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In Spirit and Truth

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In Spirit and Truth seeks to encourage discussion and deeper consideration of representation issues in the Presbyterian Church (U.S.A.). It is hoped entries will prompt reflection and dialogue on aspects of expanding representation and supporting full participation in the PCUSA, especially at the assembly and mid council levels.  

This blog will occasionally feature content written by one of the fifteen members of the General Assembly Committee on Representation, who are teaching and ruling elders from across the country, as well as links and articles of particular interest. The ministries of advising, consulting, advocating, reviewing and recommending are vital to the life of the whole Body of Christ. Committees on Representation and/or their functions exists at all councils above session so from time to time we may highlight activities and insights from sister committees on representation at lower councils throughout the church.  

Any views or opinions presented in this blog are solely those of the author and do not necessarily represent those of the Presbyterian Church U.S.A. or the General Assembly Committee on Representation.
 
Author/Facilitator Molly Casteel is an Assistant Stated Clerk and the Coordinator for Representation, Inclusiveness and Ruling Elder Training in the Office of the General Assembly.  She is a teaching elder (a.k.a. Minister of Word and Sacrament) in the Presbyterian Church (U.S.A.) and a graduate of Princeton Theological Seminary.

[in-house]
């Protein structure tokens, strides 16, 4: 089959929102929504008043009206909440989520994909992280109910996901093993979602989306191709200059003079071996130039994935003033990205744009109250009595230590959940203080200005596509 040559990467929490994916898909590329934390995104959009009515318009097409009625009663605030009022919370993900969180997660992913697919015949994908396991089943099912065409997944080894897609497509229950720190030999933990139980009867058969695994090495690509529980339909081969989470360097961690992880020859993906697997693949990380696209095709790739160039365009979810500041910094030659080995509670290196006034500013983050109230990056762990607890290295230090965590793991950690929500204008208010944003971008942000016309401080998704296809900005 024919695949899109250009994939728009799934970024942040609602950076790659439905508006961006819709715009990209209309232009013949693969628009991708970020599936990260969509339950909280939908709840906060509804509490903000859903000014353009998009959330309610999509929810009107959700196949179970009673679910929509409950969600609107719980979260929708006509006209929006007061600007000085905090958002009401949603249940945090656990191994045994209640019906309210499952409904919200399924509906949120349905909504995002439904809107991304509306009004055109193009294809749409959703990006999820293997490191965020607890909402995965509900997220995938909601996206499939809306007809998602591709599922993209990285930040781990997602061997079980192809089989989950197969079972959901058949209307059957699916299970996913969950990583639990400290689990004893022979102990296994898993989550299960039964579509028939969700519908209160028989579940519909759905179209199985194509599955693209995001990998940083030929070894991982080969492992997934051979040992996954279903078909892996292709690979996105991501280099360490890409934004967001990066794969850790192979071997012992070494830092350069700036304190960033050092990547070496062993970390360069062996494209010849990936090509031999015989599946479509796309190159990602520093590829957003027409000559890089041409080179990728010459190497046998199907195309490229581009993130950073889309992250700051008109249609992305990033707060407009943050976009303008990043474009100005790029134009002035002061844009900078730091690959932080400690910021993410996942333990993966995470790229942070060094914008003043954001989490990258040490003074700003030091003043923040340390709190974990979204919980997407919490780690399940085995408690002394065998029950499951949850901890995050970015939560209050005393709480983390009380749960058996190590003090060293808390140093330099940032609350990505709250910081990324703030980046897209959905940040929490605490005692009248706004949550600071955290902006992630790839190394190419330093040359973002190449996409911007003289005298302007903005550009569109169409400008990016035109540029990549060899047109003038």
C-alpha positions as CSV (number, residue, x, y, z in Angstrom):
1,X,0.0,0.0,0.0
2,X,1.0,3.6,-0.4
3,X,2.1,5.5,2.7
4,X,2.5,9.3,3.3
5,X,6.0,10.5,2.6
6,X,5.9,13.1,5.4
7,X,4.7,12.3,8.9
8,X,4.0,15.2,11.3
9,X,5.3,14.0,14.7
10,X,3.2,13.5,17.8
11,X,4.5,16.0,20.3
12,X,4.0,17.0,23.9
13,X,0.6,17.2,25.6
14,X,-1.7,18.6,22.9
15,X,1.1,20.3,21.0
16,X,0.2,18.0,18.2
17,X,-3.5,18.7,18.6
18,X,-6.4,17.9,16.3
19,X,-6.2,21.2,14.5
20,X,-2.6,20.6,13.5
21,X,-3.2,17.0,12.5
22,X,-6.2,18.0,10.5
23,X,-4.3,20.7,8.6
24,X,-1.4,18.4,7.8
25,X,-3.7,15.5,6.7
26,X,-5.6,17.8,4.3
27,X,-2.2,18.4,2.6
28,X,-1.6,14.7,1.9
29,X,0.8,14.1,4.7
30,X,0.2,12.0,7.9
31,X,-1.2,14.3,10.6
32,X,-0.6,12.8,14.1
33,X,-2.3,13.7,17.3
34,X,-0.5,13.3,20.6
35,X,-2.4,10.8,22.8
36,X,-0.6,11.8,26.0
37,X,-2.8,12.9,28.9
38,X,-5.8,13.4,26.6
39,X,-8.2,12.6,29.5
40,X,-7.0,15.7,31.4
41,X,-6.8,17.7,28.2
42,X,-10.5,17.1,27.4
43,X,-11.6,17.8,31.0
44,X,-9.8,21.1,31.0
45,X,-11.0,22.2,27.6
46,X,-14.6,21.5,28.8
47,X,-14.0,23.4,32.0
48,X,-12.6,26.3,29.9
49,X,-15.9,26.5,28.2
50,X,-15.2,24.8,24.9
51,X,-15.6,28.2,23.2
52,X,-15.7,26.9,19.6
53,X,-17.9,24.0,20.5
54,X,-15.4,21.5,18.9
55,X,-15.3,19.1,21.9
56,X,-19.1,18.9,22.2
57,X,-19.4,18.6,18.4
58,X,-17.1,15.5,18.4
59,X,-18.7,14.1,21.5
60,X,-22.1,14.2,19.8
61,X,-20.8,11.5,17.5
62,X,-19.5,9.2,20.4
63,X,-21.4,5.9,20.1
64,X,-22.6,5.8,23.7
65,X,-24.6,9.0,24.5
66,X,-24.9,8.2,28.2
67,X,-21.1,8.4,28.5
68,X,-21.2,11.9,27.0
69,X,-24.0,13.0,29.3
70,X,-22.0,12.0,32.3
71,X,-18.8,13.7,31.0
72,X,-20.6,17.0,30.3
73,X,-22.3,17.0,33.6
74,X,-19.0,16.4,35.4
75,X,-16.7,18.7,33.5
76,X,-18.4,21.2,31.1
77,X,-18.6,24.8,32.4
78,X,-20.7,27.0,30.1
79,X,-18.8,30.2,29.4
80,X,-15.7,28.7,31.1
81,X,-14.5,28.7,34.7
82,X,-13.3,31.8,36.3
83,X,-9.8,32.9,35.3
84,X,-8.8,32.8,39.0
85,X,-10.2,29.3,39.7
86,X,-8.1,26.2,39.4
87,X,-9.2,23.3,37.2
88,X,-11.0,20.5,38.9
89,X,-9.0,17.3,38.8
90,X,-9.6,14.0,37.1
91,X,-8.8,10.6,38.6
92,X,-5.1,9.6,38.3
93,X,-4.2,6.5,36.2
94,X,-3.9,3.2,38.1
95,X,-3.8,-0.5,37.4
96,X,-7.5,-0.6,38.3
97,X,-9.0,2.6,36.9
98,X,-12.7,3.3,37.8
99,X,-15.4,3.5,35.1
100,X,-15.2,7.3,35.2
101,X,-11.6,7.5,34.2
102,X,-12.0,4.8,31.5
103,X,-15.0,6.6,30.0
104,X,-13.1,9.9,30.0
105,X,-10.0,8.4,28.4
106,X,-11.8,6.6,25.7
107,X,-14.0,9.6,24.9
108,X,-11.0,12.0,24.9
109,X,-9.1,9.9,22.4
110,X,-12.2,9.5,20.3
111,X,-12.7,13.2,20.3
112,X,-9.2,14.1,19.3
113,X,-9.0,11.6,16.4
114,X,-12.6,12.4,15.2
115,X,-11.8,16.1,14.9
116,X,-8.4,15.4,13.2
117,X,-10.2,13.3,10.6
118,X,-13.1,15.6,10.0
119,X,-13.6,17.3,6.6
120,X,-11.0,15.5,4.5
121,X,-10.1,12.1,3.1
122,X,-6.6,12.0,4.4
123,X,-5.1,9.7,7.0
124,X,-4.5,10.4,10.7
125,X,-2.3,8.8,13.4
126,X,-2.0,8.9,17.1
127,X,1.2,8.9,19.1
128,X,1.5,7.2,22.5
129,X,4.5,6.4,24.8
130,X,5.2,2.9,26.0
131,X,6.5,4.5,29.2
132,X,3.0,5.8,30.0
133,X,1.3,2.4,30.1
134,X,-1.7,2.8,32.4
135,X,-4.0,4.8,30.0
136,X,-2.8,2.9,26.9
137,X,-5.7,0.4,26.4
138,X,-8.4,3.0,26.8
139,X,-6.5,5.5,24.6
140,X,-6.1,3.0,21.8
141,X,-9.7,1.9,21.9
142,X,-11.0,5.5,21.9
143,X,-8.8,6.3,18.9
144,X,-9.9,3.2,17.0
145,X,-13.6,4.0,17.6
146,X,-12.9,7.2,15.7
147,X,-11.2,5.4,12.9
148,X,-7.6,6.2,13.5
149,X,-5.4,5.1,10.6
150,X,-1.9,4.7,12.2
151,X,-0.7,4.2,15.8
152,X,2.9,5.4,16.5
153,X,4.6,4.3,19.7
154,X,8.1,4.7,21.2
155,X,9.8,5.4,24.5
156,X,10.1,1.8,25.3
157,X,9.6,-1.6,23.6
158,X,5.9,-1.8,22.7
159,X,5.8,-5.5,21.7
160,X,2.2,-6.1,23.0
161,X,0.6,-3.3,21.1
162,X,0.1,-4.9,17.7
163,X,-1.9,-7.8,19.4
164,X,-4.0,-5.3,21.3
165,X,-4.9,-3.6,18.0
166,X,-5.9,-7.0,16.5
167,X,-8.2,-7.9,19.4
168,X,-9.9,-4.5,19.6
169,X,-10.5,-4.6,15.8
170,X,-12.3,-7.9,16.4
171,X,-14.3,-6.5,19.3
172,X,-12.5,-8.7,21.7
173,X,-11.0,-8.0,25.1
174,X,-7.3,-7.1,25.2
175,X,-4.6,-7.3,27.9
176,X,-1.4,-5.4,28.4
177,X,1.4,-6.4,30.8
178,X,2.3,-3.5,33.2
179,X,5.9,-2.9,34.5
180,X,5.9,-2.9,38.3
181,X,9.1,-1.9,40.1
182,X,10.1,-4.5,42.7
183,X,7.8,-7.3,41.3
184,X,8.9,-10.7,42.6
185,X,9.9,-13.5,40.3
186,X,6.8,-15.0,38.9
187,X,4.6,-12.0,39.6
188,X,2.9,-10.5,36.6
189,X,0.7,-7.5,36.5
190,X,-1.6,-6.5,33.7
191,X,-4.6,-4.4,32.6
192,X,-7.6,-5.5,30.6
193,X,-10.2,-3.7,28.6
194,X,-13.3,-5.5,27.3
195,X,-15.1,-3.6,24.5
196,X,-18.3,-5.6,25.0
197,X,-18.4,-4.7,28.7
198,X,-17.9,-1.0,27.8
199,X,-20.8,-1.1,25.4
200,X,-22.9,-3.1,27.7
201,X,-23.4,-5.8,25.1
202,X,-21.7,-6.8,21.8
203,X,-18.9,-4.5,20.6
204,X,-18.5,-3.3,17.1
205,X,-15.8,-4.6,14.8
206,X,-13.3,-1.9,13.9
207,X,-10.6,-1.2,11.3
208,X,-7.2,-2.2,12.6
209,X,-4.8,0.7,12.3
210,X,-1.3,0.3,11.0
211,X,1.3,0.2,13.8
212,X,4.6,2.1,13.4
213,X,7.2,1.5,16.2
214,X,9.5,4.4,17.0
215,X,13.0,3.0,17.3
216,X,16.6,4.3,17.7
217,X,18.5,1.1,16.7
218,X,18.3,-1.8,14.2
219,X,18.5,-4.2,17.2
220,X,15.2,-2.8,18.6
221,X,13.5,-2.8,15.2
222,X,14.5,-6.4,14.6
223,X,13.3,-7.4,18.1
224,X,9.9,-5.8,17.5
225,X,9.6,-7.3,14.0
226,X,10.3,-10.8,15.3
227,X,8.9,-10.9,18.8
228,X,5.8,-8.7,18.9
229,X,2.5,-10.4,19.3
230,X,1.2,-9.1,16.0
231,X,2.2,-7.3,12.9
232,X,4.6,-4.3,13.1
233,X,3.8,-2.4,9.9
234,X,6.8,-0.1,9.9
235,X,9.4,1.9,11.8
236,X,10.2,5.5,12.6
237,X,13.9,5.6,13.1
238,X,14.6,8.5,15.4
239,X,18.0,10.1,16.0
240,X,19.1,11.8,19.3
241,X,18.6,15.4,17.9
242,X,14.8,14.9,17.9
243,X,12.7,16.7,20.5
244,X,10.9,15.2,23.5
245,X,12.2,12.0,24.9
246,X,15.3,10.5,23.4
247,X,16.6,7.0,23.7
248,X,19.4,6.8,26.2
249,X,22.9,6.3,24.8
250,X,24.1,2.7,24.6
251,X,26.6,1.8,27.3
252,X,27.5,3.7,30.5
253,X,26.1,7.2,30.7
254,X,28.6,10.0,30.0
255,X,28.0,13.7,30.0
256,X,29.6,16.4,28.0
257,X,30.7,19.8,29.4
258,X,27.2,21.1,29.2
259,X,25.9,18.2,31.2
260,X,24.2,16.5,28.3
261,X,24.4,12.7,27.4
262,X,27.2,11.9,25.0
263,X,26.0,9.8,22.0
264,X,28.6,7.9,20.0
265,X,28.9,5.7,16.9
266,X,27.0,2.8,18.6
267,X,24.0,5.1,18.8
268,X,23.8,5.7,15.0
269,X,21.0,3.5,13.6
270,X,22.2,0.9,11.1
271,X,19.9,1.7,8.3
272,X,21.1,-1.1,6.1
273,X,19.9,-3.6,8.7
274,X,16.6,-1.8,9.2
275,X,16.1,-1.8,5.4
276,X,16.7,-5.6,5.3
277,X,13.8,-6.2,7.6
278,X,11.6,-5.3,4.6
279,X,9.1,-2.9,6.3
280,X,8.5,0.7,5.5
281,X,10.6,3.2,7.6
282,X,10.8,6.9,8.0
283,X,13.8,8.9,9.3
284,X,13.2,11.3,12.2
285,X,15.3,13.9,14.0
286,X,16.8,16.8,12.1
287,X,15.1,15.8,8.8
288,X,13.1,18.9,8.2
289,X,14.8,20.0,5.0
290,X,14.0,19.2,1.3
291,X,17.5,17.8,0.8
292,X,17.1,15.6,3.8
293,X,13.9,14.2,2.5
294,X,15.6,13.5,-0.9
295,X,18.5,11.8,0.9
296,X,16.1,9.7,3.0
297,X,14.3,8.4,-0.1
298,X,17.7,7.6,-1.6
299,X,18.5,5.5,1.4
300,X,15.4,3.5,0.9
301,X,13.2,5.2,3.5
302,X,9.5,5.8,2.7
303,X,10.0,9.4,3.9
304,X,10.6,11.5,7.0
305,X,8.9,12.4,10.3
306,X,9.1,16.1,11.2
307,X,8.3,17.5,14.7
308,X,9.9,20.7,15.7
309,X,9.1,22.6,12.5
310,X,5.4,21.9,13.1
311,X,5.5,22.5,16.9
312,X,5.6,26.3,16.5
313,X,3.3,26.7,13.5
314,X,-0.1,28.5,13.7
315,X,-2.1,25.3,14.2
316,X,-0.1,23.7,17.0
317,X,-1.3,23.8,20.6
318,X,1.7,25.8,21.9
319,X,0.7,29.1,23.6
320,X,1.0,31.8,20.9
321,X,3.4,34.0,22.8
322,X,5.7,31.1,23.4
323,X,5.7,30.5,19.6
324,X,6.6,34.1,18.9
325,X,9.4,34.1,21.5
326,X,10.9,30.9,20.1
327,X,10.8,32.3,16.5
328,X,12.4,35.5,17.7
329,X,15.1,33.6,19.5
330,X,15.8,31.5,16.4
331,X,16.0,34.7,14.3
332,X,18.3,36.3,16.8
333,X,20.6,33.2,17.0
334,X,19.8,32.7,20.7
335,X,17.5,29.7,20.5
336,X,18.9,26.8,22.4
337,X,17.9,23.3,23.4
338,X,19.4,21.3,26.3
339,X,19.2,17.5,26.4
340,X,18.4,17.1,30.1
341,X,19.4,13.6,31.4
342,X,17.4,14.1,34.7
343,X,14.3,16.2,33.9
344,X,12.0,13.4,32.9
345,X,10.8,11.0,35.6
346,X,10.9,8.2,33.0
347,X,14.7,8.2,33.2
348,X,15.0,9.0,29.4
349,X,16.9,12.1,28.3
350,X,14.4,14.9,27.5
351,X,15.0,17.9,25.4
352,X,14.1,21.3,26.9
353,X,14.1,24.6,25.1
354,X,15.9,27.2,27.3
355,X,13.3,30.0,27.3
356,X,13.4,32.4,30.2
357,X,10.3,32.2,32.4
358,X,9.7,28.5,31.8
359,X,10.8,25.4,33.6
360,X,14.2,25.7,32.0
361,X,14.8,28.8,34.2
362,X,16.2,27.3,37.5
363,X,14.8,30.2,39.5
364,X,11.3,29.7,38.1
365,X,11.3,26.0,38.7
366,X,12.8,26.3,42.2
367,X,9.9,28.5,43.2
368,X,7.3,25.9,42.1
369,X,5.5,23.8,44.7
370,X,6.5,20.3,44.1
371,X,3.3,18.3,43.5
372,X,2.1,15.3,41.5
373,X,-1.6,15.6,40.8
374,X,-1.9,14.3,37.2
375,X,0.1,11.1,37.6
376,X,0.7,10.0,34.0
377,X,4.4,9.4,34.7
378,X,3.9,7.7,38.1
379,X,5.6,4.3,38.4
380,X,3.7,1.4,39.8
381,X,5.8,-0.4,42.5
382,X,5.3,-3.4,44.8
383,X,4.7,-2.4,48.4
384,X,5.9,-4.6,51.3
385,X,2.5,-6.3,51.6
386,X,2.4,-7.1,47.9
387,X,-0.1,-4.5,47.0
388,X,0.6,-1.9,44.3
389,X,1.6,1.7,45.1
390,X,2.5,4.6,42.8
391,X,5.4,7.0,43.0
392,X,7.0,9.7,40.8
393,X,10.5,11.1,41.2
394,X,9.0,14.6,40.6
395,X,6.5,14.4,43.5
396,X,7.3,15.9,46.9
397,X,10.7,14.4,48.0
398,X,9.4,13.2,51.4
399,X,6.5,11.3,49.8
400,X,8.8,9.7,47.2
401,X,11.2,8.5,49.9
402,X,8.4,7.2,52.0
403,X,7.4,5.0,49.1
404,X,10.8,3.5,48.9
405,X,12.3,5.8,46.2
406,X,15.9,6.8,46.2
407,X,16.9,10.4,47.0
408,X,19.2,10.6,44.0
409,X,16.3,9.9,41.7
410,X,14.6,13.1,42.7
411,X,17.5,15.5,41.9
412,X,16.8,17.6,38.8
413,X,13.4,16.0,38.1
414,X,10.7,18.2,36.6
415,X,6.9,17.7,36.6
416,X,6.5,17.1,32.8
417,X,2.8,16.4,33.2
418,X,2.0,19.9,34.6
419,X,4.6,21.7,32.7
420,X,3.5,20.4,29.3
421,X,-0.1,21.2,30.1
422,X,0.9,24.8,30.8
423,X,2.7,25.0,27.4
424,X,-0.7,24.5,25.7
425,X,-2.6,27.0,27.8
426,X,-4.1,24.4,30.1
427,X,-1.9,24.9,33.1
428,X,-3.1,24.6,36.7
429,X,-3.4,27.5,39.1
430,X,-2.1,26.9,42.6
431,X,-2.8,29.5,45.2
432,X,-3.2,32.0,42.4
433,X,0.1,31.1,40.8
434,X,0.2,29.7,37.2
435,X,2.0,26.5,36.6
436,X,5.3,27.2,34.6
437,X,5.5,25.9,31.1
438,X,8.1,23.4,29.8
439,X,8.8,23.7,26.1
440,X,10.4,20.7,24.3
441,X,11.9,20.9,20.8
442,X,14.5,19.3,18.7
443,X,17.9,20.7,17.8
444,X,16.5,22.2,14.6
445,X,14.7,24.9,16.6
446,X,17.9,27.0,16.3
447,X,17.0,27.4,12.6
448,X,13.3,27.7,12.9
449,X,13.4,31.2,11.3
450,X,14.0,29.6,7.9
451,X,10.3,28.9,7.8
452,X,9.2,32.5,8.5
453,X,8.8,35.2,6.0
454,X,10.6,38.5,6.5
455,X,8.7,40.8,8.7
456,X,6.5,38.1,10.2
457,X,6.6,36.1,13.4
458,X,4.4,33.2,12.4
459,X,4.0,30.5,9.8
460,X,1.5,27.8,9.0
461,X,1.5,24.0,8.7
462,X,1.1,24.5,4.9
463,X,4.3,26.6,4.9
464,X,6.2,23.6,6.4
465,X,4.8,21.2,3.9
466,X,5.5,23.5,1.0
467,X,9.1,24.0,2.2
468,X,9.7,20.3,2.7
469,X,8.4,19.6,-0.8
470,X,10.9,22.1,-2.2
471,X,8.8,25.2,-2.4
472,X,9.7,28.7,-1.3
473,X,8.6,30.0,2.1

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May 16, 2014

First Look: Representation at the 221st General Assembly

An analysis of registrations for Commssioners and Advisory Delegates

In just a few weeks, Commissioners and Advisory Delegates from all across the US and Puerto Rico will gather in Detroit for the 221st General Assembly (2014).  Presbyteries determine who most of the folks are who will discern the will of the Living God for the PCUSA making decisions large and small. Many are already praying for these 800+ folks who are busy preparing for the work of the 14 assembly committees and attending to the wider business before the larger body. I'll focus on Teaching Elder Commissioners in this first post.

Gender

In looking at the chosen few (as reflected in registrations), this year’s commissioners are nearing gender parity like never before. There are only 35 more males than females in commissioner – Ruling Elder Commissioners (REC) are more female (by 30) and Teaching Elder Commissioners (TEC) are more male (by 65).

A bar graph with blue bars for male particpants and red bars for females.  The majority of teaching elders are male.  The majority of ruling elder, YAADs, MADs and TSADs are female

Figure 1: Gender of Commissioners and Advisory Delegates to the 221st General Assembly (2014). Data retrieved on April 24, 2014. Registrations or changes after that date are not reflected in the graph.